There Is No Place for Sarcasm…Ever

Beth - Hoover, Alabama
Entered on March 23, 2009
Age Group: 50 - 65

There Is No Place for Sarcasm…Ever

The older I get, the more I realize how hurtful words can be. The old adage, “Sticks and stones can break my bones, but words will never hurt me,” is about as far from the truth as saying you never really cared about the boy who broke up with you in 10th grade. Mean, hateful comments are emotionally abusive, and can negatively affect one’s future. Sarcastic, mean, and hateful comments are doubly abusive. I believe that there is absolutely no place where sarcasm is necessary or appropriate in communicating, whether it is with children, youth, or adults. Words do hurt, and sarcasm – both words and tone – can put a pit in your stomach that will remain for days, weeks, years, maybe forever. I can vouch for that because it has happened to me. I want sarcasm to stop.

Children take everything you say literally. The last thing a child should be subjected to is a sarcastic tone, look, phrase, or joke. Can you imagine how much it confuses a child who does not understand that sarcasm is supposedly funny or cool? Is it a rite of passage to experience the hurt of sarcasm and then learn how to stand up to it, respond to it, and deal with it? If so, this is a rite of passage that does not strengthen a child; rather it only serves to weaken a child’s self-esteem and create bitterness.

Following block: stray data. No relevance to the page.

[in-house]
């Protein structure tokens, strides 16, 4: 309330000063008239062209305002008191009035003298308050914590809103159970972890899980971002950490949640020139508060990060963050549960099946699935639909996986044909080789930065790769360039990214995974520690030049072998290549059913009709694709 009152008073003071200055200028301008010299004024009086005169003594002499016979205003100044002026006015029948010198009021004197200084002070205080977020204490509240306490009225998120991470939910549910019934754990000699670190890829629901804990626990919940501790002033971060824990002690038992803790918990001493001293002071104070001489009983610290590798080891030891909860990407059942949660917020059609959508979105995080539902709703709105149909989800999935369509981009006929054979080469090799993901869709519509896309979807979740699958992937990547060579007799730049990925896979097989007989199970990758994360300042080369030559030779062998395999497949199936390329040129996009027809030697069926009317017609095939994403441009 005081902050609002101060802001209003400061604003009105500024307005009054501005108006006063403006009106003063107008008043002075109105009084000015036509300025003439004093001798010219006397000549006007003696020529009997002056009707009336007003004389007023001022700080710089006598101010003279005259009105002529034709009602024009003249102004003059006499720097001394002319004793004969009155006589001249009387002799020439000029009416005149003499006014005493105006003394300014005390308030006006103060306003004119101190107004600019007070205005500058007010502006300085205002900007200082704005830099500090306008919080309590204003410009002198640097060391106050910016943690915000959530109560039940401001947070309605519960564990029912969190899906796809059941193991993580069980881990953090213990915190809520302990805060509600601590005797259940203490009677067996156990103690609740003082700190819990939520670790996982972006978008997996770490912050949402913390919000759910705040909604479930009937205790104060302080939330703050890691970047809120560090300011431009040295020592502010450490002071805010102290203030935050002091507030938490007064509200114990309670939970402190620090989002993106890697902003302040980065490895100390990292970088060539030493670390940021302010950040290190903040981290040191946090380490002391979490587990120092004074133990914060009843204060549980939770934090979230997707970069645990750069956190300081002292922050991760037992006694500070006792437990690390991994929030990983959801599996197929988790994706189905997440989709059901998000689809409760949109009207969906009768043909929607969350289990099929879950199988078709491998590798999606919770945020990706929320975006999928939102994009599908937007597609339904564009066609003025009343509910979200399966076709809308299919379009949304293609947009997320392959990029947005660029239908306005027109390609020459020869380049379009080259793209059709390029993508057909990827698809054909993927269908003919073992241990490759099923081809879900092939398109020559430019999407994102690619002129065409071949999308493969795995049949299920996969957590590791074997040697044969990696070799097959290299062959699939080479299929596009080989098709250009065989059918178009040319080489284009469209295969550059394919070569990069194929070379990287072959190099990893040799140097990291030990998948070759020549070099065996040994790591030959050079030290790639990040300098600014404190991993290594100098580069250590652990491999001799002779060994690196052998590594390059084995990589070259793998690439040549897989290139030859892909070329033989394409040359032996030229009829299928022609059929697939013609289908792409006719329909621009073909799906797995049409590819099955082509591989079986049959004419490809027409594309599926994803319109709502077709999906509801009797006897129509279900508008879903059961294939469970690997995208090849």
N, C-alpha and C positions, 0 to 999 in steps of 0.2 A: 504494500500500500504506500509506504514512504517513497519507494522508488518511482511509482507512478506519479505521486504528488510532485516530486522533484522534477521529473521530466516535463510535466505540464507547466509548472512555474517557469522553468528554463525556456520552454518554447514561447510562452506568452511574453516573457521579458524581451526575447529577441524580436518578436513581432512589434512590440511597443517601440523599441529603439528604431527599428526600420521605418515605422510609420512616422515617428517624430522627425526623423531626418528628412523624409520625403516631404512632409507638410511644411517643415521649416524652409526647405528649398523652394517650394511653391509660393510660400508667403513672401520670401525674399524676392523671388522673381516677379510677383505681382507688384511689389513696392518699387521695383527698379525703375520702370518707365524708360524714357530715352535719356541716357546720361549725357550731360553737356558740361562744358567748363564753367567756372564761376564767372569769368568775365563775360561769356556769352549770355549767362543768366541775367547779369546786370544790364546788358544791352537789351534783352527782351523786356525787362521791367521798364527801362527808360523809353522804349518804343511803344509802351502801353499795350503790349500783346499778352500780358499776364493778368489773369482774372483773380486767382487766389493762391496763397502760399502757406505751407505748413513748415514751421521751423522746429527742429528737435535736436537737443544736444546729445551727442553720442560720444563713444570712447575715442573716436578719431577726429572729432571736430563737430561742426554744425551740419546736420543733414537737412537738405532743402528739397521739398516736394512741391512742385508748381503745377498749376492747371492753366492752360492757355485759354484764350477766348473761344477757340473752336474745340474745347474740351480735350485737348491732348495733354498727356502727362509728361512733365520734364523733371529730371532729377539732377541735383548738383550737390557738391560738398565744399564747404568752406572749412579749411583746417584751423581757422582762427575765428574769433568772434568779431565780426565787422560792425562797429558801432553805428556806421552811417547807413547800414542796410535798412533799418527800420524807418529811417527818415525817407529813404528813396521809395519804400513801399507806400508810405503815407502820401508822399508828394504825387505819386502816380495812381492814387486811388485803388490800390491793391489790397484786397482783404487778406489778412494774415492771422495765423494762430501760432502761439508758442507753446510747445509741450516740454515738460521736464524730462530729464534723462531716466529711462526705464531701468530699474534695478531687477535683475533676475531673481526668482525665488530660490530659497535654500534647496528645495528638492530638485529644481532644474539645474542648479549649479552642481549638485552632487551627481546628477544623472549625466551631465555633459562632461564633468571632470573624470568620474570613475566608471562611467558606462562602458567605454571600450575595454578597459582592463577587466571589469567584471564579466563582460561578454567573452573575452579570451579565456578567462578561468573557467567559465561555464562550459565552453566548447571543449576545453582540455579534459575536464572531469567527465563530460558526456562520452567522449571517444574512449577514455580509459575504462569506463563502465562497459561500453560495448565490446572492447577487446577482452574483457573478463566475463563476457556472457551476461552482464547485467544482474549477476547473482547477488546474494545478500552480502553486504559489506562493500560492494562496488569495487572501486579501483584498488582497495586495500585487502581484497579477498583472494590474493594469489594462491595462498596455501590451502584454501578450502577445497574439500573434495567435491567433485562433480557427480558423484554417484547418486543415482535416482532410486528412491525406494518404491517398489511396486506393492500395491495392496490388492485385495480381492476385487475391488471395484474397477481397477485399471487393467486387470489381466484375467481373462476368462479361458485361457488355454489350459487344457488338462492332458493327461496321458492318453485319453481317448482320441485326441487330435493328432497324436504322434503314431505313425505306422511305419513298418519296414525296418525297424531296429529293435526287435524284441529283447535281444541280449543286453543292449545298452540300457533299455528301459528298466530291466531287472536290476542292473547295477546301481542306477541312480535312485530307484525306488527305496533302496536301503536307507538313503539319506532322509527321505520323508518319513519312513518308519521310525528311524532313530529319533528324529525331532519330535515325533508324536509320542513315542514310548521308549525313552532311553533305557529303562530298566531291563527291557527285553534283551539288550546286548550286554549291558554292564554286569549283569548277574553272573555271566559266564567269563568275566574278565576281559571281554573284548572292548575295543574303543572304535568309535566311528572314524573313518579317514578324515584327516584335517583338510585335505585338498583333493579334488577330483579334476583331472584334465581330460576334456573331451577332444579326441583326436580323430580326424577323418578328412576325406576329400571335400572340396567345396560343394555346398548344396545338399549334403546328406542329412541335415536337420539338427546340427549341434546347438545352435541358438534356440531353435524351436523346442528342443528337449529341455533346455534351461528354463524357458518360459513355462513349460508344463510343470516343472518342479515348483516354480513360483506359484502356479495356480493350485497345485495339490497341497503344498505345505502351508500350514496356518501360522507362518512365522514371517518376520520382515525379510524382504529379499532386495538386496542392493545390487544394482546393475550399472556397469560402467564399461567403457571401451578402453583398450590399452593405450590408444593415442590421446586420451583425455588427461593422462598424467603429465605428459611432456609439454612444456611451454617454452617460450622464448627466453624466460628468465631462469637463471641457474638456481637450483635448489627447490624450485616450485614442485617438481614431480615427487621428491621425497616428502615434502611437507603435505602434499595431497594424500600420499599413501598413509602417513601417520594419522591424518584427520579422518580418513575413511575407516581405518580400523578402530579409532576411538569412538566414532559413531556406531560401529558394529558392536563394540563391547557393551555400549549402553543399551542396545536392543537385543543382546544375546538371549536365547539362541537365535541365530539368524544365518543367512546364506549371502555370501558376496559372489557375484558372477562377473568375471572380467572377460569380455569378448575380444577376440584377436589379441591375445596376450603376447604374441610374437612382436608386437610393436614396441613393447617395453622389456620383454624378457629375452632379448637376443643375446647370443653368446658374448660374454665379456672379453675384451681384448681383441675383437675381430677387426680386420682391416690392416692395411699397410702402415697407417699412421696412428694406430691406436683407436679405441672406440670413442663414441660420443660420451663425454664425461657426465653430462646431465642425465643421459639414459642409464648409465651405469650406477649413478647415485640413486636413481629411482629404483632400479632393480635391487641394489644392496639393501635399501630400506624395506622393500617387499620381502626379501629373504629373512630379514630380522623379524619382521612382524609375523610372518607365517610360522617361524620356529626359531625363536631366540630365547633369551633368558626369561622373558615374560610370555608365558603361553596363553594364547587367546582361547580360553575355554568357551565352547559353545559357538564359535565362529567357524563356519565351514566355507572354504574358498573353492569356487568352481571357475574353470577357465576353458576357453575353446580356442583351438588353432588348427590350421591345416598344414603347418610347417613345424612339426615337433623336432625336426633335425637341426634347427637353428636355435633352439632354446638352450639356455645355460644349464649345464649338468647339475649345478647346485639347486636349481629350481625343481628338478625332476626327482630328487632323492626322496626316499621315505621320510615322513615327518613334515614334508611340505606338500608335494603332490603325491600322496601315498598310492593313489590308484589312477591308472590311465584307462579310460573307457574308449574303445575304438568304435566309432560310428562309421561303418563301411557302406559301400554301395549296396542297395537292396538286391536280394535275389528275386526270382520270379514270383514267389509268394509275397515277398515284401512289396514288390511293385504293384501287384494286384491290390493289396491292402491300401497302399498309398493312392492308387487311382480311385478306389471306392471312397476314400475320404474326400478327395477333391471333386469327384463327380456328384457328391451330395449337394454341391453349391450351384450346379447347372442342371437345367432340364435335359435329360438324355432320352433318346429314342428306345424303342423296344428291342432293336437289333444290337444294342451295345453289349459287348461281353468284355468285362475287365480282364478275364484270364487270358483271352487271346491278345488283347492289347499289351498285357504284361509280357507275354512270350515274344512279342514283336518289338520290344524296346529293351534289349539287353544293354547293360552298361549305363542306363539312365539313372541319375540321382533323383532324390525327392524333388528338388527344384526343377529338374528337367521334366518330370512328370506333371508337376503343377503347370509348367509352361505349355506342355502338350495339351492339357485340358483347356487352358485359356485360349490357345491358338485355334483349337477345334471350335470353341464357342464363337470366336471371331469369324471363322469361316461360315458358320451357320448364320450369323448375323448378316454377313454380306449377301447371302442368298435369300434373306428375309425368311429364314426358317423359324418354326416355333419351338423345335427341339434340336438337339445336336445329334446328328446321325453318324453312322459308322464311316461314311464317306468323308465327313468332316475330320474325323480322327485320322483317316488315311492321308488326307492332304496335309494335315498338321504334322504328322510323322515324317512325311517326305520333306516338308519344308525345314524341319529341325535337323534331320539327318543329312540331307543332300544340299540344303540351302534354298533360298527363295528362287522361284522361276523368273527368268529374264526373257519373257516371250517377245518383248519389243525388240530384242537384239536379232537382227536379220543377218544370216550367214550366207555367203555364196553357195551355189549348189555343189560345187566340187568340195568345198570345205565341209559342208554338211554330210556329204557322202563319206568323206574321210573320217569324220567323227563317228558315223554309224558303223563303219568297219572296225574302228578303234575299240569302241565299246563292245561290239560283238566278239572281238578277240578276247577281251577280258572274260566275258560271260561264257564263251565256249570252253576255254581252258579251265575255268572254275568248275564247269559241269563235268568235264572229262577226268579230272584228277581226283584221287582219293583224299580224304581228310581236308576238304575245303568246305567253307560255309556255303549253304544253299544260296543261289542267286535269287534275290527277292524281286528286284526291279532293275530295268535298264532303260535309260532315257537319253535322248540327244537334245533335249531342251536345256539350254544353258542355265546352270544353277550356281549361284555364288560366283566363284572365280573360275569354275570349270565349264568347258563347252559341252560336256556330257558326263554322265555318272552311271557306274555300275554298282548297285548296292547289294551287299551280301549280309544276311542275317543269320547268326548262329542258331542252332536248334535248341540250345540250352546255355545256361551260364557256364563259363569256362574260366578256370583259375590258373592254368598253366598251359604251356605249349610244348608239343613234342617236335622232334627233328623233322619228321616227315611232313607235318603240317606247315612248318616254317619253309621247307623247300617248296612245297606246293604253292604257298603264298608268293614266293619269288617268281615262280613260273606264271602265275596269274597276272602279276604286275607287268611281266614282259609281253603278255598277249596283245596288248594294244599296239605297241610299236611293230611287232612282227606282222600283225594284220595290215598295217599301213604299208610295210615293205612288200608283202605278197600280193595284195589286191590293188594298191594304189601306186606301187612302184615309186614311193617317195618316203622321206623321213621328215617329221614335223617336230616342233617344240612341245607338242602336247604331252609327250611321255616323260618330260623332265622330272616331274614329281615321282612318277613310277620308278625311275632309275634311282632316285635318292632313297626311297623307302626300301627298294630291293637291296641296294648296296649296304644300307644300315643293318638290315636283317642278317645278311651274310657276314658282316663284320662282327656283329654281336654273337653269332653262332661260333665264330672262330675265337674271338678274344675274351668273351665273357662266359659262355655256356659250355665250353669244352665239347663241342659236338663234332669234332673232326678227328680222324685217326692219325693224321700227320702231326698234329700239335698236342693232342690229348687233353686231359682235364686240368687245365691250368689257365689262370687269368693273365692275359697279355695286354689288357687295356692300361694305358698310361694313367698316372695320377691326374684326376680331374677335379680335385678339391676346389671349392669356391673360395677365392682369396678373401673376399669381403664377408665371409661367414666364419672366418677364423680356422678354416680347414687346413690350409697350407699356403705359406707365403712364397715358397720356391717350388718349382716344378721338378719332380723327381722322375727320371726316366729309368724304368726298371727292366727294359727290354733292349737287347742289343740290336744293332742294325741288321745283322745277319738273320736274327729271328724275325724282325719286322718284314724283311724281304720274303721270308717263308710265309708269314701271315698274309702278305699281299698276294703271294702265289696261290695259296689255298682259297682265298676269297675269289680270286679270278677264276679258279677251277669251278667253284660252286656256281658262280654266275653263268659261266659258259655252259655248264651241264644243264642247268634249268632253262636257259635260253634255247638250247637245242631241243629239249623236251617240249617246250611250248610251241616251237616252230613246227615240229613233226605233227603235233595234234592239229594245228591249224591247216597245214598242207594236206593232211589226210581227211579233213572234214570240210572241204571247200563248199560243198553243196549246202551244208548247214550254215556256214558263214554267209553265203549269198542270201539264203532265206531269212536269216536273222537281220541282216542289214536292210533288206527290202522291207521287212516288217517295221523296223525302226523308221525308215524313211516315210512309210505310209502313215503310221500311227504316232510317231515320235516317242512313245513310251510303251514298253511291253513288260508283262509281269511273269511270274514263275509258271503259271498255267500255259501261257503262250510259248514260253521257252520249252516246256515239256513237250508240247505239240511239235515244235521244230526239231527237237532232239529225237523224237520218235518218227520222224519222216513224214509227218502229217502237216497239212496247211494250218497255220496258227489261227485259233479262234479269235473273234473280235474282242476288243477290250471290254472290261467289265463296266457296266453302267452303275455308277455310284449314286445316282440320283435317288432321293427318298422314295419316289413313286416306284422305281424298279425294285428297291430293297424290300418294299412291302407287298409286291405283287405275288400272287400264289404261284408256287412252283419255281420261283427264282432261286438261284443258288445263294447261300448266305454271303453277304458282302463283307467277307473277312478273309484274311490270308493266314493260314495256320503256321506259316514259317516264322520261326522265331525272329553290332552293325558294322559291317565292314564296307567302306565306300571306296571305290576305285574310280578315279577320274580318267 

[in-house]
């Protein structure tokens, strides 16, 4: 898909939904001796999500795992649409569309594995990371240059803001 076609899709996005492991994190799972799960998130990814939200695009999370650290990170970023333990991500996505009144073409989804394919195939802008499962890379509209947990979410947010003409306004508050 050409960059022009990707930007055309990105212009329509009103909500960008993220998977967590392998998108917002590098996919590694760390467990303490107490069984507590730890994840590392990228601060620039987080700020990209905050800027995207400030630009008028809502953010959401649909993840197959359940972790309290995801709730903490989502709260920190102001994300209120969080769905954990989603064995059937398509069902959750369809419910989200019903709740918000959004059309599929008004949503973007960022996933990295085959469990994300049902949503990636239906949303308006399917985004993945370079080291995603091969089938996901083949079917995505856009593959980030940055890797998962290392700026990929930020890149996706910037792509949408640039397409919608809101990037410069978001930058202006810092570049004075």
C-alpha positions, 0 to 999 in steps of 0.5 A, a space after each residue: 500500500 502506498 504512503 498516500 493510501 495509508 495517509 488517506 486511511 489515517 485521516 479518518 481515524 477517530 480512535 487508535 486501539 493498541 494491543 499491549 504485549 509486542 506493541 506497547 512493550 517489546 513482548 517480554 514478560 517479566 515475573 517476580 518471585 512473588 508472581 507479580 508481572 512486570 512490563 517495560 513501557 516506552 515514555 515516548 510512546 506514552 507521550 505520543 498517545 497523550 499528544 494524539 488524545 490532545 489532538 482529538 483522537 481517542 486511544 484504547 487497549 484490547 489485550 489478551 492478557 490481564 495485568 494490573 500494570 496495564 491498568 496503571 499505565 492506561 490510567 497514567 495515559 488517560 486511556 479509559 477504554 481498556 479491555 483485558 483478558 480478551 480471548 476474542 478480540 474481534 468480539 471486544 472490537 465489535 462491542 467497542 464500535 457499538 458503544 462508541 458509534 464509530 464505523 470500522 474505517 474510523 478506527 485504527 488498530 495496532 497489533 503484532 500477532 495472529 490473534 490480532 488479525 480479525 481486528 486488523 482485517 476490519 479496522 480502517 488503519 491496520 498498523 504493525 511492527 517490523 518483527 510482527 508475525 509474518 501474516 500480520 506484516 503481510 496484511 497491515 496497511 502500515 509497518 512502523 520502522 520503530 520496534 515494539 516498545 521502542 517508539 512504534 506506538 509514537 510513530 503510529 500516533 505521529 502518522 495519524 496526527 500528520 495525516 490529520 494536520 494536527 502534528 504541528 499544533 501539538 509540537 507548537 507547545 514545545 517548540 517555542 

Young people, in that terrible transition between childhood and adulthood, are learning that life is not easy, nor is it painless. Life is hard, but the least it can be is direct and to the point. Not evasive, confusing, or misleading. Teenagers, unfortunately, learn that the best way to survive is through defensive, sarcastic responses, usually to equally sarcastic remarks. The recipient is unsure of how to interpret the remark, as well as how to react. In the process of being hurt or embarrassed, teens continue the hurting, often in a way that is cruel and demeaning. It is truly a vicious cycle.

Adults show their insecurities through their words, often in the form of biting sarcasm. A sarcastic individual is probably that person who has experienced the other side, the brunt of the attack. Habits are hard to break. Unfortunately, once that cycle of sarcasm starts, it is almost impossible to stop.

But the cycle can be stopped. Resolve today that you will remove sarcasm from your words, phrases, complete conversations. Make the decision that you will not make sarcastic remarks, nor will you respond (often the most difficult) with defensive sarcasm. Don’t risk hurting someone, a child who doesn’t understand, a young person who is insecure already, or an adult who will be compelled to think fast and respond with more sarcasm, possibly even more hurtful or confusing. Resolve to speak directly, clearly, and honestly. In fact, why would we ever want to speak otherwise?